Maxwell, Colfax County, New MexicoEdit This Page

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Location:                         24 miles south of Raton, NM, off Interstate I25, exit 426.

GPS:                               Latitude: 36.5411 N;      Longitude: - 104.5430 W.

Elevation:                        5,925 feet (1,806 meters)

Map:                               Interactive Map1.

Photos:                            Modern day schools and downtown; 2010 post office, 1909 bank

                                        581 Google Images 

Post Office:                       Established 1909

Cemetery:                         For Cemetery details click here.

Census Data:                    1900 US Federal Census - for an alphabetic list of households, click here.

                                        2000 US Census demographics, click here.

Details:

In 1861, Colfax County rancher,  Antime Meloche, after joining General Cook in recruiting the Mormon Battalion and on his return from California became a wagon master at Fort Union. In  1865, he wintered 650 cavalry horses at what is now Maxwell. In the Spring of 1866, he began operating a farm and raised cattle.  

Officials of the Santa Fe Railroad named the town when the railhead reached this point in 1879, honoring the Maxwell Land Grant Company that gave it the right-of-way through its land. Officials of the company had in mind a community center to house the various offices of its vast growing empire. They hoped to make Maxwell City, as it was then called, headquarters for the company that had contracts as far abroad as Holland, England, and Germany, to say nothing of the many cities in the United States. It is unlikely the railroad executives had Lucien Maxwell in mind, but only vaguely, because he had long been buried at Fort Sumner.

As soon as the town was named, the town established: a post offfice, a general store, a saloon, hotel, livery stable, bank, resevoir, and in 1915 the newspaper "Maxwell Mail". The offices of the Maxwell Mail published the newspaper for nearby town, French, "The French Farmer". The expected boom was not realized. Only when the Land Grant officials then gave serious consideration to irrigation ditches did their dream come to life and the town take hold. The town name went from Maxwell City to Maxwell to Maxwell City until April 10, 1909, when the Postmaster declared the official name as Maxwell, its name today. The original name for "Springer" a town 15 miles distant, was "Maxwell" until it assumed the name for Franbk Springer.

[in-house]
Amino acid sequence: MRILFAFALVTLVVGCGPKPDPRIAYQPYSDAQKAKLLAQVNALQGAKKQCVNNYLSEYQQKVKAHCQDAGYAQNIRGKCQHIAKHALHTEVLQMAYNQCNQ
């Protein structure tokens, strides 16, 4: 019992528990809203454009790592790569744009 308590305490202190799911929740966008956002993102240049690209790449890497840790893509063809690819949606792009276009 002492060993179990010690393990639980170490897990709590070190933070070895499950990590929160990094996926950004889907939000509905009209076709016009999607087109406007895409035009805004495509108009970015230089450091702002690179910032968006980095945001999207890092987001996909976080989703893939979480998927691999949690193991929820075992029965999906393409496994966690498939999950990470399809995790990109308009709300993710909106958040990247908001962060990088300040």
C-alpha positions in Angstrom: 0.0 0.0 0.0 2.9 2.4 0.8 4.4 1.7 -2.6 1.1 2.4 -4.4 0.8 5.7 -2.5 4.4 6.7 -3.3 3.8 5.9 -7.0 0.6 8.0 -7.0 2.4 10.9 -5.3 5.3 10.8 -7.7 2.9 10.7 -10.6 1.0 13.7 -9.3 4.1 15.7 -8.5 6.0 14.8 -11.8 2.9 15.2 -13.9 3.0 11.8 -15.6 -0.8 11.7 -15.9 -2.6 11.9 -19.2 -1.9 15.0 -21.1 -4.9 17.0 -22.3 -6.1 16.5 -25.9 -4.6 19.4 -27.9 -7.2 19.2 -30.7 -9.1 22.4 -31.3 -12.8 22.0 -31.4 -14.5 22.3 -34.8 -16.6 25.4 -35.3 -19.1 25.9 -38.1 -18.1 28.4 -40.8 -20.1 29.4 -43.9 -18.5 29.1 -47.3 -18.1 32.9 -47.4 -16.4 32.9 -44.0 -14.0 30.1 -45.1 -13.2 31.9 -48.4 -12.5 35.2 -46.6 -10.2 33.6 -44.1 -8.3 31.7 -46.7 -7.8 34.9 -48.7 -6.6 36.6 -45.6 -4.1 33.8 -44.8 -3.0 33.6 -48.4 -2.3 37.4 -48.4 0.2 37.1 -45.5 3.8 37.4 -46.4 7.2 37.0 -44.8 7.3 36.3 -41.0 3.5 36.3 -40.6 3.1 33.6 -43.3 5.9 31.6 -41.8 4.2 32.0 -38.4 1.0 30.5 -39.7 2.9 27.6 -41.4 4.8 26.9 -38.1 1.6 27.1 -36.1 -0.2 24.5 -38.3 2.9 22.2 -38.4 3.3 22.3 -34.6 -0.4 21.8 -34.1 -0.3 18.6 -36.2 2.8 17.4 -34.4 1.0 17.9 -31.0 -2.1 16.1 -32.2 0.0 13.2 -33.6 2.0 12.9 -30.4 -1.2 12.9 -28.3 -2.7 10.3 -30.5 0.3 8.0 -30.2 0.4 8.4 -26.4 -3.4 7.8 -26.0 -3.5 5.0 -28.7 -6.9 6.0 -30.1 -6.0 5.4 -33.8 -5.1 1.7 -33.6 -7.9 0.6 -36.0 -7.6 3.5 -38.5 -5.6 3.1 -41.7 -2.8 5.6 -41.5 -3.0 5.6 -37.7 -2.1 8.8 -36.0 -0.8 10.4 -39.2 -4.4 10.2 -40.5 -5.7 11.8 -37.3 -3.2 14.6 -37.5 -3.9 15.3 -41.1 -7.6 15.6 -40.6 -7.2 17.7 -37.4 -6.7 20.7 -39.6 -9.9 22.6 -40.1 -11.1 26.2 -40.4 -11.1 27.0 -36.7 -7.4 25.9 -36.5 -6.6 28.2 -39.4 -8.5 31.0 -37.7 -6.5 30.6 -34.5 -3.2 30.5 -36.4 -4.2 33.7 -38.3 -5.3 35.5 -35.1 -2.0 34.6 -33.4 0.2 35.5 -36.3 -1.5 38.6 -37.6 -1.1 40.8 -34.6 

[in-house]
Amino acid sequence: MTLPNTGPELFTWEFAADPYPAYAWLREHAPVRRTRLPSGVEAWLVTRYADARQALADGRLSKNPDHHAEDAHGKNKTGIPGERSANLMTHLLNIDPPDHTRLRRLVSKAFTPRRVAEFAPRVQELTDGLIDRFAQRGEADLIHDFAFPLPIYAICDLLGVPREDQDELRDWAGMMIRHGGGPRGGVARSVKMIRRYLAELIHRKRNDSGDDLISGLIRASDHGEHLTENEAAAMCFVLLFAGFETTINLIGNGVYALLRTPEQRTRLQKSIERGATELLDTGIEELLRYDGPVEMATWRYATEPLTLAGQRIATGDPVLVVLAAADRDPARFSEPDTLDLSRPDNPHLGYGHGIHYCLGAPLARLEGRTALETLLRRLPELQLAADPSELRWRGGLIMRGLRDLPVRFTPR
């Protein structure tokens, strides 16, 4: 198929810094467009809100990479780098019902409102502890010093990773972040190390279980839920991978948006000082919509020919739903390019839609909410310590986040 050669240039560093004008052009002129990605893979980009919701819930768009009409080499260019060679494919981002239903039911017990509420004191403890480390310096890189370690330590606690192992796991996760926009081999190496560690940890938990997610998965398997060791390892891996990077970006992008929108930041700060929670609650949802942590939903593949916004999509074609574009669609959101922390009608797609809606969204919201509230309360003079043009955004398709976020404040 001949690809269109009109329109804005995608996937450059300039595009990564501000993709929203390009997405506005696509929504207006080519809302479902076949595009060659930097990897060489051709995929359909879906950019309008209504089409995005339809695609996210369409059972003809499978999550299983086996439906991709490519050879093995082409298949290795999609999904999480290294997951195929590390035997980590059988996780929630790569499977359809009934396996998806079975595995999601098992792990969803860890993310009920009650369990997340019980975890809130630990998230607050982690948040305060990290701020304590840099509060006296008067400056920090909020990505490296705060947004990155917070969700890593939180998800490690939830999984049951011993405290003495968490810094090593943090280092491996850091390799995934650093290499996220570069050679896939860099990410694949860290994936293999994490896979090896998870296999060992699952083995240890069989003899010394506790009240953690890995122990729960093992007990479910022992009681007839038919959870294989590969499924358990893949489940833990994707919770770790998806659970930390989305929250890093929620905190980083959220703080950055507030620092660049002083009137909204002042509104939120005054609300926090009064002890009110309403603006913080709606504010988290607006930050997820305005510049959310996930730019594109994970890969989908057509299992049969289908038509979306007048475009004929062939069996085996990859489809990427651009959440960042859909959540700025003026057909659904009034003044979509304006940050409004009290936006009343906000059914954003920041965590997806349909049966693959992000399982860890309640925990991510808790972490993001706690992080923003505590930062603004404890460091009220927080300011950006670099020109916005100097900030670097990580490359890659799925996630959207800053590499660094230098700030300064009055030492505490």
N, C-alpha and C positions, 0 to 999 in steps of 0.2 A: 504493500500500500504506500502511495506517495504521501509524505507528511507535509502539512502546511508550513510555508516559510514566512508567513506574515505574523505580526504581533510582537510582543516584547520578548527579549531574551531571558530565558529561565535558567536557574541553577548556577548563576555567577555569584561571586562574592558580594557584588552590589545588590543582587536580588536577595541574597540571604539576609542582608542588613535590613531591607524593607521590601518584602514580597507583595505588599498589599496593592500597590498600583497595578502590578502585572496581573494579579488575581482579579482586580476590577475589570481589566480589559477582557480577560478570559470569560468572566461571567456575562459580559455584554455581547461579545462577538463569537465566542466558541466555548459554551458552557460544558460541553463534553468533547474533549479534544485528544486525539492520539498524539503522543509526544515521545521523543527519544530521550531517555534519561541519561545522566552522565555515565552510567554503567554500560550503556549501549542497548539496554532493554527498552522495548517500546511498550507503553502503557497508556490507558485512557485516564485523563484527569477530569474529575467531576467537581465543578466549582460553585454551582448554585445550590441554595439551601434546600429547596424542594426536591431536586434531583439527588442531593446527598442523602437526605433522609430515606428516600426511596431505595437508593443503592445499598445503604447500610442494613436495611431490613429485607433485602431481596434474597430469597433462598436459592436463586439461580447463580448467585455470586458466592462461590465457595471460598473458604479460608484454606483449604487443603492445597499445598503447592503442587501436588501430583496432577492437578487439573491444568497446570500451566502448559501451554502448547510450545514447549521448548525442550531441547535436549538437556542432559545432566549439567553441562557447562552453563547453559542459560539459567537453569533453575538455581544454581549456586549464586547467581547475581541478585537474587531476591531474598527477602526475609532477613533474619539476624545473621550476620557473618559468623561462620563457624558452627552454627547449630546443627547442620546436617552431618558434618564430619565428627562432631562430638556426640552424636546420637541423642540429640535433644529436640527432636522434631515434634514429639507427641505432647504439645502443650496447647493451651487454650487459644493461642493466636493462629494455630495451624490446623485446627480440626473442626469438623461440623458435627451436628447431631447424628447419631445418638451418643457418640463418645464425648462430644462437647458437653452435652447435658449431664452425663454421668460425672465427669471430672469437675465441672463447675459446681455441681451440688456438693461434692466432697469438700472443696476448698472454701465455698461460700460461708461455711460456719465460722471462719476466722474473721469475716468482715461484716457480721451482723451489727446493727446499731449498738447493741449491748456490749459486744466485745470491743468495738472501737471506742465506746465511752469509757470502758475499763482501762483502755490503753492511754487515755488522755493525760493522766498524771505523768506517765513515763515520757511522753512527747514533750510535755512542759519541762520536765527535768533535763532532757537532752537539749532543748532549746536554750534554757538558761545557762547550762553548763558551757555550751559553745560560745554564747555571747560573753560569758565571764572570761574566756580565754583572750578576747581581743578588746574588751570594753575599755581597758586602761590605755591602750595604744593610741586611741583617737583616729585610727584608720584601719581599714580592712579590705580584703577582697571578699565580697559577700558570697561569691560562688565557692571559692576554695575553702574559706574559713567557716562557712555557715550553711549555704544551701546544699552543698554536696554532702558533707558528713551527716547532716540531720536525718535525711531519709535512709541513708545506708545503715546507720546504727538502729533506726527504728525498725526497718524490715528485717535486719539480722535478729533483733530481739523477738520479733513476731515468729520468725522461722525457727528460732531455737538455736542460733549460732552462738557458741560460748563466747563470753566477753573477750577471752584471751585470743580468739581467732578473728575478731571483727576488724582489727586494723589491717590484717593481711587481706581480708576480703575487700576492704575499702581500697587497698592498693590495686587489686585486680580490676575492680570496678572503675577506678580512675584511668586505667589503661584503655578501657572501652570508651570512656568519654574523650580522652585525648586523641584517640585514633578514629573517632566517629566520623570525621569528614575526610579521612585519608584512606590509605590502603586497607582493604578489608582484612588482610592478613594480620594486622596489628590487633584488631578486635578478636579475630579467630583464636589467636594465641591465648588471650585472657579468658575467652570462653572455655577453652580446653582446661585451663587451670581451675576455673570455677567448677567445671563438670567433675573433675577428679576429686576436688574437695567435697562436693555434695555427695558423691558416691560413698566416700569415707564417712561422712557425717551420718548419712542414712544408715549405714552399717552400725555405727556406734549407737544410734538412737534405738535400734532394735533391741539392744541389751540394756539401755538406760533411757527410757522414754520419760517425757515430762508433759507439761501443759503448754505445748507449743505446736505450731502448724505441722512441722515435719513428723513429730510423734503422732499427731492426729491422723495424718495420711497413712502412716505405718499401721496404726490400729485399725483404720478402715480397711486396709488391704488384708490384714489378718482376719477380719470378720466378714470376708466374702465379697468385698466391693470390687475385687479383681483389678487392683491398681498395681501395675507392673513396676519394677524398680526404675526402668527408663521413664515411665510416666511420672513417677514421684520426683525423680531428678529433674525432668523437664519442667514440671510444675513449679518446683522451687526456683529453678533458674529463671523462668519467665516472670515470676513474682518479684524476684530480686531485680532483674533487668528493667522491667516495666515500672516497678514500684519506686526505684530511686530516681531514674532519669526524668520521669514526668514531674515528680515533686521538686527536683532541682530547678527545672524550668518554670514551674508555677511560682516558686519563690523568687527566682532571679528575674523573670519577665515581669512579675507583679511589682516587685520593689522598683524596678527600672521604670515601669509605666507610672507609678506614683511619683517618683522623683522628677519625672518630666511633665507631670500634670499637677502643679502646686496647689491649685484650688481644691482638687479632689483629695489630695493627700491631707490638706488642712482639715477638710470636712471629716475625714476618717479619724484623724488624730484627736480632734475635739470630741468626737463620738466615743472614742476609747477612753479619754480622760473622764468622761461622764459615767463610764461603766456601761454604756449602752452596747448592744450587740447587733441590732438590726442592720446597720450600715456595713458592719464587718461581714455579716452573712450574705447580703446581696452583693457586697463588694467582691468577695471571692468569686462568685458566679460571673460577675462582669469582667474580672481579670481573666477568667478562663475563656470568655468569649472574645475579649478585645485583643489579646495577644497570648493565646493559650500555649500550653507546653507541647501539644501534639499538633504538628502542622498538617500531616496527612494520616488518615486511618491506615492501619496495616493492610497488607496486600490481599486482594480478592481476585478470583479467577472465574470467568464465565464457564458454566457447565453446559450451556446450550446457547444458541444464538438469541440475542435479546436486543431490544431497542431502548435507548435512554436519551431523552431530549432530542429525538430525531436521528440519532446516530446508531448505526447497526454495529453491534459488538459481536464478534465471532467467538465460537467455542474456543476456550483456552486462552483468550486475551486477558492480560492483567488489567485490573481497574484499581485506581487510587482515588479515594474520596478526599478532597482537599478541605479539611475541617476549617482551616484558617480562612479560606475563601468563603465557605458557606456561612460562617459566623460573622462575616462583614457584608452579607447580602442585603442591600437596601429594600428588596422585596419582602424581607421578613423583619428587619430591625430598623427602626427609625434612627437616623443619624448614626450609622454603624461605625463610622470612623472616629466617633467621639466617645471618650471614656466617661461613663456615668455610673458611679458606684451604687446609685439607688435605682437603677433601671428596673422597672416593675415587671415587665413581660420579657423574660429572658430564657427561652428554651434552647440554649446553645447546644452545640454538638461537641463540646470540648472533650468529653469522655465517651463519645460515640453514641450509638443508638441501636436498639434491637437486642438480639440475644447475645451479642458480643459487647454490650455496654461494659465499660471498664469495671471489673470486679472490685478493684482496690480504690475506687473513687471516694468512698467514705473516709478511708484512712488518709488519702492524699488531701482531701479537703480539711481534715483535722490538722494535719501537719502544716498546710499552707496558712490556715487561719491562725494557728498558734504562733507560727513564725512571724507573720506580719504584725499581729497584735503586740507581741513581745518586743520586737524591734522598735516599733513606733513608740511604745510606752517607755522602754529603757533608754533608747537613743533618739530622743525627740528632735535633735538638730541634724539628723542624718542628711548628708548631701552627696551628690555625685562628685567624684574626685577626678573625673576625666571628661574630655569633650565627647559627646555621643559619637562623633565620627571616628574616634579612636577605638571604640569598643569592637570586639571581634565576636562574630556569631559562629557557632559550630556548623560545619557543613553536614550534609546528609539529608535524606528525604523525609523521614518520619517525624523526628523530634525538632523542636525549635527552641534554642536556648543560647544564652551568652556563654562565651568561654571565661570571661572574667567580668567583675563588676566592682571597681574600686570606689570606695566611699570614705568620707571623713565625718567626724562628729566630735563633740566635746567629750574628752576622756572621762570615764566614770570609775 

The Land Grant owners planned to settle this area with German colonists from Russia, Russian Mennonites. The plan did not work out. The Maxwell Irrigated Land Company became The Maxwell City Development Company. The Vermejo Ditch farms were among the best in the Territory. The hotel and livery stable were built in 1890. Hollanders from Michigan came and left. Despite all the promotion schemes, some brave and hardy souls stayed. By 1902 the town numbered 200, and a school was built. Maxwell was long known as the Sugar City because the sugar beet industry flourished. After 1914, the town declined due to the loss of the Hebron Dam and following drought. Lumber businesses consolidated, hardware store moved out of town, church disbanded, post office downgraded, butcher shop and newspaper closed, farm houses were deserted.